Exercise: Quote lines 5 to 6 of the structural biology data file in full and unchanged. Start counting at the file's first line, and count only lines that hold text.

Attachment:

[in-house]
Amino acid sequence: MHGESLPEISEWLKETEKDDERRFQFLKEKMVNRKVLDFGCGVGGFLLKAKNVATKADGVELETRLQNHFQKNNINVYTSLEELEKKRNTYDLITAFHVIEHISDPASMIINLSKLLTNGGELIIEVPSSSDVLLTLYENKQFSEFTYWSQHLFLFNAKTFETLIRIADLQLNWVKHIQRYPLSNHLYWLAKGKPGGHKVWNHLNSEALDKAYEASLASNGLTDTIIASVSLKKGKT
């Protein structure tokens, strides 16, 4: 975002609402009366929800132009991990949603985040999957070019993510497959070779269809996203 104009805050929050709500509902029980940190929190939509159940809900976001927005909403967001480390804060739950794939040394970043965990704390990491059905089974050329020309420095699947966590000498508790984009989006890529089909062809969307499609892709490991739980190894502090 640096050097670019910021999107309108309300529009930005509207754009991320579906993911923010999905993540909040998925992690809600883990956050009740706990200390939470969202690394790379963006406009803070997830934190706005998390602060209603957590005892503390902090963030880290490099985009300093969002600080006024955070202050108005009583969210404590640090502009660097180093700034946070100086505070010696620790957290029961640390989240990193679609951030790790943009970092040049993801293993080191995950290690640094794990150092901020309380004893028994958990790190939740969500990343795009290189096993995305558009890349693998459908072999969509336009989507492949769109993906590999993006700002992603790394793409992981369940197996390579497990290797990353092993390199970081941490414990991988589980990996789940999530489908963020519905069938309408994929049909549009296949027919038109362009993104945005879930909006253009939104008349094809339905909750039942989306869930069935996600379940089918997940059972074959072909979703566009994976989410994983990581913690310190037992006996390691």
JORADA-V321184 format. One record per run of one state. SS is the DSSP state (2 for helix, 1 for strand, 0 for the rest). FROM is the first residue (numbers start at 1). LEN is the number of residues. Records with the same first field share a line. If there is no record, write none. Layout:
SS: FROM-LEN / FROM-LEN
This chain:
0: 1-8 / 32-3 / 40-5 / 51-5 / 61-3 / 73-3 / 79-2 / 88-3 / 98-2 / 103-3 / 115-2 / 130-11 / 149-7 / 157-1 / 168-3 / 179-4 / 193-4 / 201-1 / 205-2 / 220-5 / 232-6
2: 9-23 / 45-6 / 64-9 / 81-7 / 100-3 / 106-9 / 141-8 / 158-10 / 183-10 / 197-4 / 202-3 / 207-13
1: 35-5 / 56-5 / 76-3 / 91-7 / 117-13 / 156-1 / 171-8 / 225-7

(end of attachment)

SS: FROM-LEN / FROM-LEN
This chain: